Talking at non-towered airports

During the last several months, I traveled around the country presenting an AOPA safety seminar on non-towered airport operations.

We spent a good portion of the two-hour presentation talking about overall flight operations, communication requirements, and radio etiquette at non-towered airports. We then looked at several real-world accidents, where poor communications were cited as contributing factors by the NTSB.

I had some pretty interesting encounters/discussions with other pilots during my seminars. This subject seemed to inflame the passion in a lot of folks. I’d like to share some of my observations with you.

There’s a lot of guidance on non-towered airport operations that folks are not aware of, or at least, haven’t looked at in a long time: 14 CFR Part 91 (especially 91.126 and 91.127); Chapter 4 of the AIM; the Airplane Flying Handbook; AC 90-42F, Traffic Advisory Practices at Airports Without Operating Control Towers; and AC 90-66A, Recommended Standard Traffic Patterns for Aeronautical Operations at Airports Without Operating Control Towers.

Many folks don’t consider the radio communication recommendations in the AIM to be adequate or appropriate. When I pointed out that in the AIM, Table 4-1-1, Summary of Recommended Communication Procedures, the FAA only lists five calls for inbound aircraft, and two calls for departing aircraft, many were incredulous, and a few verged on belligerent. One gent even said I was not welcome to fly at his airport if I only made five radio calls.

The problem with pilots developing their own tactics, techniques and procedures for communicating at non-towered airports manifests itself repeatedly. It seems many were taught by an instructor, way-back-in-the-day, to make a myriad of position reports, using a variety of formats. It made sense to them, and they’ve never had anything bad happen that would cause them to change their habits. Several times, I heard, “I always make A, B, and C radio calls!” followed shortly by another’s “Well, I always make X, Y, and Z radio calls!” In fact, I heard several “I always… ” and an equal number of “I never…”

Which brings me to my point: When everyone invents their own standard, there is no standard.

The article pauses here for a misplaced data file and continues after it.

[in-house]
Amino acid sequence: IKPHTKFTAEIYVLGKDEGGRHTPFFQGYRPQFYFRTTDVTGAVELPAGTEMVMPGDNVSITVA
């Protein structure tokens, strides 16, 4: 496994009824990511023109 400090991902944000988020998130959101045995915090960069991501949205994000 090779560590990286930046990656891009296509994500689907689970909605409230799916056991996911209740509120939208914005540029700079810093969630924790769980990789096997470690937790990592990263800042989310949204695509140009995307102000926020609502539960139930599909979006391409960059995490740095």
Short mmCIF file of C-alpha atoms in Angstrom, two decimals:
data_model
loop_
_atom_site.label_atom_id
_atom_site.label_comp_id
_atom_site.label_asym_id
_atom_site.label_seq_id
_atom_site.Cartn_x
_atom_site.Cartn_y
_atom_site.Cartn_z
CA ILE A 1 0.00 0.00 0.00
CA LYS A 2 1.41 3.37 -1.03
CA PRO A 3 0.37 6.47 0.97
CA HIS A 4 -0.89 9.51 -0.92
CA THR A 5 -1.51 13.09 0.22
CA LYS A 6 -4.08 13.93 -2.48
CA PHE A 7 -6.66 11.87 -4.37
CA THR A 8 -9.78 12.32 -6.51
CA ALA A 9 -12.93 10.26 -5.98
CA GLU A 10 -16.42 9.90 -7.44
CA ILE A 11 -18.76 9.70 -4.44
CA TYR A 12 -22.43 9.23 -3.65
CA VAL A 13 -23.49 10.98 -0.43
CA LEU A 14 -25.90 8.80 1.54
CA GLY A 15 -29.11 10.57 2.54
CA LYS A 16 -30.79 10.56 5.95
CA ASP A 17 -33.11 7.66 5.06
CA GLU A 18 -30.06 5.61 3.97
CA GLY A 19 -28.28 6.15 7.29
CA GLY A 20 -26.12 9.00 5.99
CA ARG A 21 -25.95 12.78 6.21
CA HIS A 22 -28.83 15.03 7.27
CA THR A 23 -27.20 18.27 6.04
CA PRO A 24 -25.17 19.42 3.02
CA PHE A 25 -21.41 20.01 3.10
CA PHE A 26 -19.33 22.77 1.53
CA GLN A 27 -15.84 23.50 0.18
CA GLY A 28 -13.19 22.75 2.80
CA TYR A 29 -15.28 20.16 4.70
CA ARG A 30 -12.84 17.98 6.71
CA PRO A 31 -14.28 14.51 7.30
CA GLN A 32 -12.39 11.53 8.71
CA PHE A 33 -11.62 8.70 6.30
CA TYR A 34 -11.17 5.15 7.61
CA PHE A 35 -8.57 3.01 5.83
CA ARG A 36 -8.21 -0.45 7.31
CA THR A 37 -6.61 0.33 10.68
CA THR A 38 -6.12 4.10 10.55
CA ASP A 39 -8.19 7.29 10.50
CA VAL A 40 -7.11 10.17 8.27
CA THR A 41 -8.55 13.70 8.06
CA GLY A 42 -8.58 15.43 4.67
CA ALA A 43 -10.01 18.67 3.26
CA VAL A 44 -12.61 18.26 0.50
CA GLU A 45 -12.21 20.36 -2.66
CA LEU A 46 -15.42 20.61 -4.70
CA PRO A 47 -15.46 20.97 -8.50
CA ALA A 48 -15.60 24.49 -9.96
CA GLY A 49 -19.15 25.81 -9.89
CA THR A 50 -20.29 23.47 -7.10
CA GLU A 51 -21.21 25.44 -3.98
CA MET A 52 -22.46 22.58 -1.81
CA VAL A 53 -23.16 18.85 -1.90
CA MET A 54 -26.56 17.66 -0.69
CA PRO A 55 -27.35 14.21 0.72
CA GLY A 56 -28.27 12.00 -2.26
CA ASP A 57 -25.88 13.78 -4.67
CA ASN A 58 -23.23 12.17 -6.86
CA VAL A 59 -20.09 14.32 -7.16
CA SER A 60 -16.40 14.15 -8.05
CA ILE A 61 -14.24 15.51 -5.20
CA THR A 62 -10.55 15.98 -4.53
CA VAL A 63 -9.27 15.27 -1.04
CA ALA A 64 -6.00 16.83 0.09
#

Many were stuck on the idea that the more you say on the radio, the better everyone’s situational awareness will be, and therefore, safety must increase.  I had to keep reminding them that radios aren’t even required at these airports.

Flight instructor in cockpit
More talking does not equal more safety.

Some of the critics were silenced after discussing our first case study: a fatal mid-air collision between an Arrow and a Tri-Pacer.  Even though the accident was the result of failure to see and avoid, the NTSB found contributing to it was “both pilots’ failure to adequately monitor other aircraft position reports while in the pattern.”  Meaning, they didn’t, or couldn’t, determine from radio transmissions, that there was an immediate threat in the vicinity.

Unfortunately, during the last 2:18 of that flight, there were 23 transmissions, from 10 different aircraft, including 20 position reports. That’s one every seven seconds. In fact, of that last 138 seconds, 20 seconds were completely “comm jammed” with nothing said being discernible. Pretty tough to pick out, and process, what’s important to you, in that environment.

Just to revalidate what I subscribe to — follow the official published guidance, unless you can’t. I took a short flight to my favorite local non-towered airport for some pattern work. The radio was fairly quiet on my way there, and the limited calls I heard were consistent with what’s in the AIM.

But, sure enough, as I taxied out after a brief pit stop, I heard a Cessna 185, make a “10 miles south” call.  Then, from his initial call to his full-stop landing, he made another 14 radio calls! Fortunately, this airport’s CTAF is the little-used 123.00; if he had been on the hugely-congested 122.8 or 122.9, he’d have been talking to/over dozens of airplanes at multiple airports.

Just sayin’.

31 Comments

  • Thanks for pointing out this chart, I have been looking for this and didn’t know where to find it. Generally I will make a 10 or 5 mile out call and then wait to hear other traffic in the pattern. If no one else is present I will call my entry to downwind, then either base or final, but not usually both. No need to take over a busy CTAF with useless radio calls.

    If there are other aircraft in the pattern I tend to make more radio transmissions, but only as many as are needed to keep up SA. I also call aircraft in front of me in sight, as I view this as a courtesy. When someone is behind me on downwind and do not say “number 2” or “in sight” I get worried that they don’t see me and might run over me. Another pet peeve is people who do not speak up with their position when they hear me entering the pattern. If I hear nothing and see nothing I will assume nobody is there. Please make a position call if you hear someone enter!

  • Roca;
    Thanks for your comments!
    I think your techniques are pretty consistent with what I would term ‘the middle ground’ approach.

    At each of the seminars, the idea that the FAA’s recommended 5 inbound/2 outbound calls, were sufficient in ALL cases, was, of course, rejected out-of-hand.

    Certainly, if in the dynamic environment you’re flying in, at the time, based on your judgment, you determine additional radio calls are appropriate–make them. Just realize that what you’re transmitting, may not be received, understood, or
    responded to, by the ‘audience’ it’s intended for.

    I think the general consensus is there is way too much superfluous, inappropriate, unnecessary comm at these airports-as opposed to not enough ‘good’ comm.